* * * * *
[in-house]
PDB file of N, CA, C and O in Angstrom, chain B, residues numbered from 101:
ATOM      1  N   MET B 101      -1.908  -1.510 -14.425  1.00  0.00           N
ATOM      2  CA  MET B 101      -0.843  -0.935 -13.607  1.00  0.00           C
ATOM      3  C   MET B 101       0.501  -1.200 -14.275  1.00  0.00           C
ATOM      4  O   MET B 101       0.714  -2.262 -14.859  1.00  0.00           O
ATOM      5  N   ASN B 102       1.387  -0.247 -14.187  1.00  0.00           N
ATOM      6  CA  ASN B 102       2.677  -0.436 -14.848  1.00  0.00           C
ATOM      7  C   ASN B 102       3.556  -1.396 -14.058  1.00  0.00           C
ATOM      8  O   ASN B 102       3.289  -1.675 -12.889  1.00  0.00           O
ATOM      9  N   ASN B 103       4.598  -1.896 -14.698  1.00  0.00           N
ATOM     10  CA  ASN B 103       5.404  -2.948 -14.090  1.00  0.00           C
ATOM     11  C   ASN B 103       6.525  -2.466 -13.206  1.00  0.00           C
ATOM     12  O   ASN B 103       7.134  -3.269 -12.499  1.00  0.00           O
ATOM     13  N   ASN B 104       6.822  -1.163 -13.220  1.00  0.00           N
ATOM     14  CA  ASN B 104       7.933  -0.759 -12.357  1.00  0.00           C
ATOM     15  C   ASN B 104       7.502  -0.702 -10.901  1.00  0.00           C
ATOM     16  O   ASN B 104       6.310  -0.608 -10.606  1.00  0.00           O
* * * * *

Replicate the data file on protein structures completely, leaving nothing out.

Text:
[in-house]
PDB file of N, CA, C and O in Angstrom, chain B, residues numbered from 101:
ATOM      1  N   MET B 101      -1.908  -1.510 -14.425  1.00  0.00           N
ATOM      2  CA  MET B 101      -0.843  -0.935 -13.607  1.00  0.00           C
ATOM      3  C   MET B 101       0.501  -1.200 -14.275  1.00  0.00           C
ATOM      4  O   MET B 101       0.714  -2.262 -14.859  1.00  0.00           O
ATOM      5  N   ASN B 102       1.387  -0.247 -14.187  1.00  0.00           N
ATOM      6  CA  ASN B 102       2.677  -0.436 -14.848  1.00  0.00           C
ATOM      7  C   ASN B 102       3.556  -1.396 -14.058  1.00  0.00           C
ATOM      8  O   ASN B 102       3.289  -1.675 -12.889  1.00  0.00           O
ATOM      9  N   ASN B 103       4.598  -1.896 -14.698  1.00  0.00           N
ATOM     10  CA  ASN B 103       5.404  -2.948 -14.090  1.00  0.00           C
ATOM     11  C   ASN B 103       6.525  -2.466 -13.206  1.00  0.00           C
ATOM     12  O   ASN B 103       7.134  -3.269 -12.499  1.00  0.00           O
ATOM     13  N   ASN B 104       6.822  -1.163 -13.220  1.00  0.00           N
ATOM     14  CA  ASN B 104       7.933  -0.759 -12.357  1.00  0.00           C
ATOM     15  C   ASN B 104       7.502  -0.702 -10.901  1.00  0.00           C
ATOM     16  O   ASN B 104       6.310  -0.608 -10.606  1.00  0.00           O